Tlon's Operating Principles

Galen Wolfe-Pauly
visual illustration of tlon's operating principles, smiling blocks

To succeed at our mission is to convert people to the tools we make because they are better. We win by making things that are higher trust, more customizable, more efficient and longer lasting.

In short, success depends on the quality of the products we make.

Products are the output of processes. To create great tools, we have to develop great processes. These are the principles that should guide our work toward building great products:

Always seek to deepen your empathy for the people who use what we make

We build things to impact the lives of real people. We should avoid making these people into abstractions. Quite the opposite: we should aim to empathize with the people who use what we make, understand how they think about what we do, how they use our products and how they think about us as a company.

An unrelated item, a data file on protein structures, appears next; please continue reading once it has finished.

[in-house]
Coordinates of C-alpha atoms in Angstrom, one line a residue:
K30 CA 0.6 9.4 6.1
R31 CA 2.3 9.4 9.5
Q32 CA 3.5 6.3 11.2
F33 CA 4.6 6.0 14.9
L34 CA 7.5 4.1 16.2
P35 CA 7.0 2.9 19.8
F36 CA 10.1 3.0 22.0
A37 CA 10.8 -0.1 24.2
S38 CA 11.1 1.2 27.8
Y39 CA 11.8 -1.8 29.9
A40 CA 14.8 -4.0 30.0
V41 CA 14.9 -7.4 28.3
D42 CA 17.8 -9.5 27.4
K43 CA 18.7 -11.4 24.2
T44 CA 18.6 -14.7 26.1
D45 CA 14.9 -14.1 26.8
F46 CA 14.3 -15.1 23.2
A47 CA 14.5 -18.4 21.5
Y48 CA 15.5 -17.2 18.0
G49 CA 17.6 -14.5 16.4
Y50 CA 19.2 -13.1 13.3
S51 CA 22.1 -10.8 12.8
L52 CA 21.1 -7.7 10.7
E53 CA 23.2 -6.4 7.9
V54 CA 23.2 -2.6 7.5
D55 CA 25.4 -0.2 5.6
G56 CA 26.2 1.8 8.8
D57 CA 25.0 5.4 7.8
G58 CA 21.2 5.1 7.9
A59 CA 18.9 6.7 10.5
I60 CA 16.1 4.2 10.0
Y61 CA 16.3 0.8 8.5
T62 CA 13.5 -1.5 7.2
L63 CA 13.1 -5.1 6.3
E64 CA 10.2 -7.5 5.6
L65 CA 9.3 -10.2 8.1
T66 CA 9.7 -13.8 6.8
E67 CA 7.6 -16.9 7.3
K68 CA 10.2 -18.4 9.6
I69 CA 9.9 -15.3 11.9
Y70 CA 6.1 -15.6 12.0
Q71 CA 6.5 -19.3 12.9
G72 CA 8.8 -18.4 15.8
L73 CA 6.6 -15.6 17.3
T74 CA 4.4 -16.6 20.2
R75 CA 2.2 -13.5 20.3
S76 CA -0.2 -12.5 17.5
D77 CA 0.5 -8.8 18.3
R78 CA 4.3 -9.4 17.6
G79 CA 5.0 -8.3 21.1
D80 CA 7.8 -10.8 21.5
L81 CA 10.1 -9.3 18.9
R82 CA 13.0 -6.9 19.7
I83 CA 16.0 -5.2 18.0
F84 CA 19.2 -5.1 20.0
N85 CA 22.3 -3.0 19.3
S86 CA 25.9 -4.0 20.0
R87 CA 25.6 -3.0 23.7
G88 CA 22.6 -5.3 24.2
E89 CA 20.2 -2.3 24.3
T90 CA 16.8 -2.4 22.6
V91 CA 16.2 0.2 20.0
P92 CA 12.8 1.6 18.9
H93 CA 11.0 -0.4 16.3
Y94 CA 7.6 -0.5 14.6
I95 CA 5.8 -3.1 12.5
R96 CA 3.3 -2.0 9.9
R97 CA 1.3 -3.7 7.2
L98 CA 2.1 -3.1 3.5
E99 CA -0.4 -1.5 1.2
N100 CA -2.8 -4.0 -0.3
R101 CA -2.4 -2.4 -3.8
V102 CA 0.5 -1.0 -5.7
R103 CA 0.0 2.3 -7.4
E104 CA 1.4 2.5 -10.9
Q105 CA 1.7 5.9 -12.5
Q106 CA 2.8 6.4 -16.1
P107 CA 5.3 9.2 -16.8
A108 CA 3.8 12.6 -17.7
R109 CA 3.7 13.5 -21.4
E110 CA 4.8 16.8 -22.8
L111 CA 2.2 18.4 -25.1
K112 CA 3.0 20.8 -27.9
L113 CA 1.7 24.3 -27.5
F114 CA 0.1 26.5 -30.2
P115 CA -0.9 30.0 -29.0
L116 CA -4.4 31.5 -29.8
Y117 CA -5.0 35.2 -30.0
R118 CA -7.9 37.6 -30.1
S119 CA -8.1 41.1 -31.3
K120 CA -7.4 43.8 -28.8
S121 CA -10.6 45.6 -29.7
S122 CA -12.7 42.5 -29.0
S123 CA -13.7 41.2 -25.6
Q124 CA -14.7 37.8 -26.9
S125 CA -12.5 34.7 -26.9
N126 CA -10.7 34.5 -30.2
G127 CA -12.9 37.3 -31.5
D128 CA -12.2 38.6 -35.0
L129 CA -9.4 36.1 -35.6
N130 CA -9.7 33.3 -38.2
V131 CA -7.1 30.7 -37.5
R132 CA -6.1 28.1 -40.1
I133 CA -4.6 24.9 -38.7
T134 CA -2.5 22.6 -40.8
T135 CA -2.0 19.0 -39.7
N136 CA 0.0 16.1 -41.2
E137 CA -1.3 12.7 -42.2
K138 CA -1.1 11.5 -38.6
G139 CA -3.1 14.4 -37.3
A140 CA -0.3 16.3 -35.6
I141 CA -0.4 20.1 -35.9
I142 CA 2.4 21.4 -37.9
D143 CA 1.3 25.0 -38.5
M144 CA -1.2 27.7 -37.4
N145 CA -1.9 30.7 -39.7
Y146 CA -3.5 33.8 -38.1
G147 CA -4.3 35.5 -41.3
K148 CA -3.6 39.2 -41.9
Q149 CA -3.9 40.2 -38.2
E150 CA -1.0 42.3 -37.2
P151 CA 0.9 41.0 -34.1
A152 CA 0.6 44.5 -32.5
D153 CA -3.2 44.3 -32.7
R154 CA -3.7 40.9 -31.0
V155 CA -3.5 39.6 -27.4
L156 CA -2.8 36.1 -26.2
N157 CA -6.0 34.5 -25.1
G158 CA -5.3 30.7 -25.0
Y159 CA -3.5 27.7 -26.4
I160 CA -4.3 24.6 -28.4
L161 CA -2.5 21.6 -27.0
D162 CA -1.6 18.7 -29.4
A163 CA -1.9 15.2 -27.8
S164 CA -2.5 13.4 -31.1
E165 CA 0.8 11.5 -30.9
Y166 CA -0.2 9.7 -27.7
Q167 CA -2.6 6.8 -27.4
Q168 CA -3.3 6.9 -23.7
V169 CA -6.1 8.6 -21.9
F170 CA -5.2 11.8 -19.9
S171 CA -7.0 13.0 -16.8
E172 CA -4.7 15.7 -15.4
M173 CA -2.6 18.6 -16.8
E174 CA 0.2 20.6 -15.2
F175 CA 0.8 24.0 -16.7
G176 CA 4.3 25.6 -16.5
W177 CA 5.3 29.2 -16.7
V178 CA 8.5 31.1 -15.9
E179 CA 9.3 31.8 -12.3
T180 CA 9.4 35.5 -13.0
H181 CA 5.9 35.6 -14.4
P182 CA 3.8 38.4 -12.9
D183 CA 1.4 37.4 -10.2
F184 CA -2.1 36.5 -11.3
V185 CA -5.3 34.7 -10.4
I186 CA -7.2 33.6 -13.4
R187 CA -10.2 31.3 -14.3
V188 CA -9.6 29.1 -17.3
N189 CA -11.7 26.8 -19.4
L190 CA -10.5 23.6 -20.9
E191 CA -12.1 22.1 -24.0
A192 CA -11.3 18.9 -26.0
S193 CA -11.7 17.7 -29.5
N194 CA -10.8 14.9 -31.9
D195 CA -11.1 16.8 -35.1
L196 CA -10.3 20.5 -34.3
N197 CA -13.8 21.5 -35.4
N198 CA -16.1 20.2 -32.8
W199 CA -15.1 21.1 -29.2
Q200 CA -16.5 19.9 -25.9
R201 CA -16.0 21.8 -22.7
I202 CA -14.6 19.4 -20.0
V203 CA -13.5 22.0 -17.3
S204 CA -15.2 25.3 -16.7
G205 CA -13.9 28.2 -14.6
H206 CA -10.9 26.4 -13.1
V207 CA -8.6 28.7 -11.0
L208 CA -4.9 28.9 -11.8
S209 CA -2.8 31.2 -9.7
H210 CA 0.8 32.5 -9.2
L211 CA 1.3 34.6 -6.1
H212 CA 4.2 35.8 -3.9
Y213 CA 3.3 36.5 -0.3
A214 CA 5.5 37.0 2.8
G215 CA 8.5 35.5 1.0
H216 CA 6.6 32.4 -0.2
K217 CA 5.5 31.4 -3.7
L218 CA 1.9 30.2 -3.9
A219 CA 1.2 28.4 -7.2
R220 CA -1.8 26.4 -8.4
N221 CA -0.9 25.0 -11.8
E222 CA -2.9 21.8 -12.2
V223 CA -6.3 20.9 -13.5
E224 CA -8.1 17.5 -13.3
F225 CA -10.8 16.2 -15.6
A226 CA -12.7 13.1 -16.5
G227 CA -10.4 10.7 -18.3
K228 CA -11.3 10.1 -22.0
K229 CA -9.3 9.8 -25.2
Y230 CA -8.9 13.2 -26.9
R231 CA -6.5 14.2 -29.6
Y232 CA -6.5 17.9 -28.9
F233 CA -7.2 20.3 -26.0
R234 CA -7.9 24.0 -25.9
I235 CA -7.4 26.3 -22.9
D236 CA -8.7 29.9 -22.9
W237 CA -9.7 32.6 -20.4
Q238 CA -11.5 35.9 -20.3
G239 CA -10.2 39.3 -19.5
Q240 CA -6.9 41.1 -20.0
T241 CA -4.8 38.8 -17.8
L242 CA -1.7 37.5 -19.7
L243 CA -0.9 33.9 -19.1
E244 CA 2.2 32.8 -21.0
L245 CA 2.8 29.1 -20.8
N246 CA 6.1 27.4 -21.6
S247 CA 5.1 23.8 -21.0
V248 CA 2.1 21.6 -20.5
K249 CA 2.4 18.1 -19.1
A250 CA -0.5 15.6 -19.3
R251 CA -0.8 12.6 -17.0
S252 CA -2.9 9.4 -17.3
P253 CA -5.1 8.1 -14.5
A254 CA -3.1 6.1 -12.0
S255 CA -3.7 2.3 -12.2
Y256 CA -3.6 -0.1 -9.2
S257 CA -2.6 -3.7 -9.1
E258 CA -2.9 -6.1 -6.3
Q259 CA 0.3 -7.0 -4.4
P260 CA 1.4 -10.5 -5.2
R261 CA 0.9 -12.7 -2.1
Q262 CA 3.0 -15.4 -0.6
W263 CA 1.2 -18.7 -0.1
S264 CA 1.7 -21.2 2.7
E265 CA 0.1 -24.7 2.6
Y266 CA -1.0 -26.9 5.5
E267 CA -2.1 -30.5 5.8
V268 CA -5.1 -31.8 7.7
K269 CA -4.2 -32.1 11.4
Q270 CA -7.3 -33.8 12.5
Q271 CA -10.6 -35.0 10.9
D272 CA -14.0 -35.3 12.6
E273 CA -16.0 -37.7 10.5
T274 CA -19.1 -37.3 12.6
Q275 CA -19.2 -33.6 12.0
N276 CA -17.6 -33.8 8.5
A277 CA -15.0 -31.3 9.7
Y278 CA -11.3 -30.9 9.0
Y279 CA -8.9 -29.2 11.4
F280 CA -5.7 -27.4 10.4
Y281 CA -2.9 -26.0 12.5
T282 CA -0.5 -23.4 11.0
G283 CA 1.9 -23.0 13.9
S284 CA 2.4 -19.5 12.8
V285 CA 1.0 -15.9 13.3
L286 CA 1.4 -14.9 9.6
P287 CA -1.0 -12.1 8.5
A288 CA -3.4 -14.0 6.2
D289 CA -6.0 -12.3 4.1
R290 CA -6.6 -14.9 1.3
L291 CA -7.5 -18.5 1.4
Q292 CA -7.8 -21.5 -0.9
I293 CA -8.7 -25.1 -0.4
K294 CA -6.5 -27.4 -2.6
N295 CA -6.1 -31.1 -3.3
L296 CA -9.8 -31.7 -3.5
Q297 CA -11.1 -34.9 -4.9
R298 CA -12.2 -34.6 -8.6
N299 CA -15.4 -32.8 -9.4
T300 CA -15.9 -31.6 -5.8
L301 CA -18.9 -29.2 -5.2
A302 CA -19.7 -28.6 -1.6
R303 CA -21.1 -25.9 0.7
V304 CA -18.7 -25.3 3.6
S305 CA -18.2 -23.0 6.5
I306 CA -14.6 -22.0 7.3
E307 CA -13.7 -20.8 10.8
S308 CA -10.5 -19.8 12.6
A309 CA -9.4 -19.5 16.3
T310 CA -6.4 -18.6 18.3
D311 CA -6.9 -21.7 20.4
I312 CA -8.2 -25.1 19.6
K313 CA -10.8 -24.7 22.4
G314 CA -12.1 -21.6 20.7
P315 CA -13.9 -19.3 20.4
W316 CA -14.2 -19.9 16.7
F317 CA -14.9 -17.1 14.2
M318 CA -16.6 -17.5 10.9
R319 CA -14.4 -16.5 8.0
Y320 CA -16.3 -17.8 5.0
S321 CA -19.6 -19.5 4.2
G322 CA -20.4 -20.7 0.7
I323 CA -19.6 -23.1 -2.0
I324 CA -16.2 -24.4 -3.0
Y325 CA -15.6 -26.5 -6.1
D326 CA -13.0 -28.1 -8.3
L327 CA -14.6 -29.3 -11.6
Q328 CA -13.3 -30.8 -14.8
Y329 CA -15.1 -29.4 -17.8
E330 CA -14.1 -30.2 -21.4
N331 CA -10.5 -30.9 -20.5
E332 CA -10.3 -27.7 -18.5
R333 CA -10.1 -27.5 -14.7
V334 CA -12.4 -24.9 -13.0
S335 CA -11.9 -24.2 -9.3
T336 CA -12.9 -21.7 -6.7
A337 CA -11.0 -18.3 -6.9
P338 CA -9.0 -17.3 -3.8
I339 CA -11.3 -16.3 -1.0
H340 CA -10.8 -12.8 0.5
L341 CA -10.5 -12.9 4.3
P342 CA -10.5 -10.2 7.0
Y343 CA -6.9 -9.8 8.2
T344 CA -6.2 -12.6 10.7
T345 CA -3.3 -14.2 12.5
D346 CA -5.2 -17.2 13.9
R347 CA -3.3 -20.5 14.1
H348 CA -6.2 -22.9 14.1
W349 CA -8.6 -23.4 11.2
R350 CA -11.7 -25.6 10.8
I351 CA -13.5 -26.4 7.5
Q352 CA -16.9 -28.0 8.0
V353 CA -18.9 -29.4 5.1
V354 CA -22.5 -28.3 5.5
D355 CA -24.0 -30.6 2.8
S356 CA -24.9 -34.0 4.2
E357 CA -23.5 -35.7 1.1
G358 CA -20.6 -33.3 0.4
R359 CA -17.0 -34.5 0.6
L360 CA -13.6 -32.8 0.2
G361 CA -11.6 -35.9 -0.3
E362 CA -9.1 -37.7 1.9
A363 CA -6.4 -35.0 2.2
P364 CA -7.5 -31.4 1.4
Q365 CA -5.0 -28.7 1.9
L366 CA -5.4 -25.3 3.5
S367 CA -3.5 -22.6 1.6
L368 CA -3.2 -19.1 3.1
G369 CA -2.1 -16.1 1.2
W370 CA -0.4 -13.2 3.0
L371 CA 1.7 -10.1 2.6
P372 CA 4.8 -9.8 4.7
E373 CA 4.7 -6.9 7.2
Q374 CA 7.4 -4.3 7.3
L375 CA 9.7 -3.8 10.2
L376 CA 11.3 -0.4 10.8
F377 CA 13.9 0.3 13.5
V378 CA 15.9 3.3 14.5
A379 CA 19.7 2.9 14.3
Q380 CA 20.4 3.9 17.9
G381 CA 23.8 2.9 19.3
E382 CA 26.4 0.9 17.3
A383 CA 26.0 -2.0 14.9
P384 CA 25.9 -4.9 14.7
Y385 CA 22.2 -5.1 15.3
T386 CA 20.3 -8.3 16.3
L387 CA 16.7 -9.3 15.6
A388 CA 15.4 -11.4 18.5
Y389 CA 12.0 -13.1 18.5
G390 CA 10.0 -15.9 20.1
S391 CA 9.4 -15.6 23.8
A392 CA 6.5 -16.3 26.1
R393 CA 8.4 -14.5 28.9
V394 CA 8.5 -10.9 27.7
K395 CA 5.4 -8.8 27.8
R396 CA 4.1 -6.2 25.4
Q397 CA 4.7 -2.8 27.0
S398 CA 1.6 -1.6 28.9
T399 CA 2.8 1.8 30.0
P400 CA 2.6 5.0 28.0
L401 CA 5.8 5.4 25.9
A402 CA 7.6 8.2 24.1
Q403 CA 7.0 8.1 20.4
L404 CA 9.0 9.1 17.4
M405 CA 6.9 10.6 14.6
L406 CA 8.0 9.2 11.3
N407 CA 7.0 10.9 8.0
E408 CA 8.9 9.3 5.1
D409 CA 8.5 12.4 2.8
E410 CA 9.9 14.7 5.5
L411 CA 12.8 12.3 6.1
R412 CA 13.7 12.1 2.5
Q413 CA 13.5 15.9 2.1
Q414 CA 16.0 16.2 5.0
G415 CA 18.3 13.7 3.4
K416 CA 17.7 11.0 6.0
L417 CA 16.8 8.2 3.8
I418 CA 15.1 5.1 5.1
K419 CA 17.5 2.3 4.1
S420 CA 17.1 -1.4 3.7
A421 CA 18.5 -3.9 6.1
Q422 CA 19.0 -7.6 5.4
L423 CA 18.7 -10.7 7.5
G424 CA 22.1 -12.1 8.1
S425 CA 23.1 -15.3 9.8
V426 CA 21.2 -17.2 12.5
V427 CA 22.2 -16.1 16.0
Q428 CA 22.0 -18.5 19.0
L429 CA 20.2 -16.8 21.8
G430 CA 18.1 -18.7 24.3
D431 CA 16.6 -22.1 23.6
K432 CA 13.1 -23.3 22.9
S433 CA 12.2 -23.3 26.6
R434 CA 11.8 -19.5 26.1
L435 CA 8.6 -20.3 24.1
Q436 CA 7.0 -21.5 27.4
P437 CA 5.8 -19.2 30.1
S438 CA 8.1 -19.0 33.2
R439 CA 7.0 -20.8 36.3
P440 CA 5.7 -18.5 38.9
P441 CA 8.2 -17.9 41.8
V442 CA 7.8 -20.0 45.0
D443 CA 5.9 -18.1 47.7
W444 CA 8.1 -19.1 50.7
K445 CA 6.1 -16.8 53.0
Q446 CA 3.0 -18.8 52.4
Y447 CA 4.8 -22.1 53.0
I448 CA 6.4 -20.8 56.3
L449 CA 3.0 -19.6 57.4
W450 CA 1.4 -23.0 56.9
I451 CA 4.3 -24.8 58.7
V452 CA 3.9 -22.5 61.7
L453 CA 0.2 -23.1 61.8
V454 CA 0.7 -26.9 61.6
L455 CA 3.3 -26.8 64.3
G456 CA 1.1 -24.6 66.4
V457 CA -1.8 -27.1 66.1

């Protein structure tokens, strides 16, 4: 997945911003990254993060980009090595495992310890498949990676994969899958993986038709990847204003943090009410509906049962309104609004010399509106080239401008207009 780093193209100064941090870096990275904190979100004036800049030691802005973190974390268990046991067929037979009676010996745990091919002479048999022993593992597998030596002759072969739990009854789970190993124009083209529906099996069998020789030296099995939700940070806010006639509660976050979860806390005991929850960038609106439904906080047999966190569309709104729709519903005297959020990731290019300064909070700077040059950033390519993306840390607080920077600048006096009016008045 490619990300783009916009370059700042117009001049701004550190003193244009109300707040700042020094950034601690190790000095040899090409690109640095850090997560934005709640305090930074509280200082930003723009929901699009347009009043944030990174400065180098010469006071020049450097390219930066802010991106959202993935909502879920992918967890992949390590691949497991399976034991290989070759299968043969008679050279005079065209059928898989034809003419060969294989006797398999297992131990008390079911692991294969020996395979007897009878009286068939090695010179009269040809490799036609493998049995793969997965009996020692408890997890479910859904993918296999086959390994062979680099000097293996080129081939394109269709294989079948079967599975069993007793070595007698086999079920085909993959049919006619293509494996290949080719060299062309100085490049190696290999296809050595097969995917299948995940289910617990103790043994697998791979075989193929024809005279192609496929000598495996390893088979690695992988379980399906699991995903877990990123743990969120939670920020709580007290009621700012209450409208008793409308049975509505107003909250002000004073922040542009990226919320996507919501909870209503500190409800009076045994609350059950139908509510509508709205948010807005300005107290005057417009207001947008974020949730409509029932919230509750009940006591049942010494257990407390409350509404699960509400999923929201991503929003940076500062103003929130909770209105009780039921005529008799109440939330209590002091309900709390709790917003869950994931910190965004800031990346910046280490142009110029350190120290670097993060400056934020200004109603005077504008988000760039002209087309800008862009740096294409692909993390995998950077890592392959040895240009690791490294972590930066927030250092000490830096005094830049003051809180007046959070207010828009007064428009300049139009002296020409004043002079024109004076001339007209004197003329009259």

When we can see the world through the eyes of the people who use the tools that we make, we can understand how to better serve them.

Think from first principles

When we understand clearly what we’re doing and why we’re doing it, we can work with equal parts ease and precision. When trying to solve a problem, work through each step with discipline so that you can effortlessly sharpen the output of your effort.

Be extremely thorough in stepping through your thinking. If something doesn’t make sense in your chain of reasoning, find out why. Ask someone for clarification if you need it. Working from a position of uncertainty creates uncertain output. It’s important to have clarity in your understanding before you go and do something.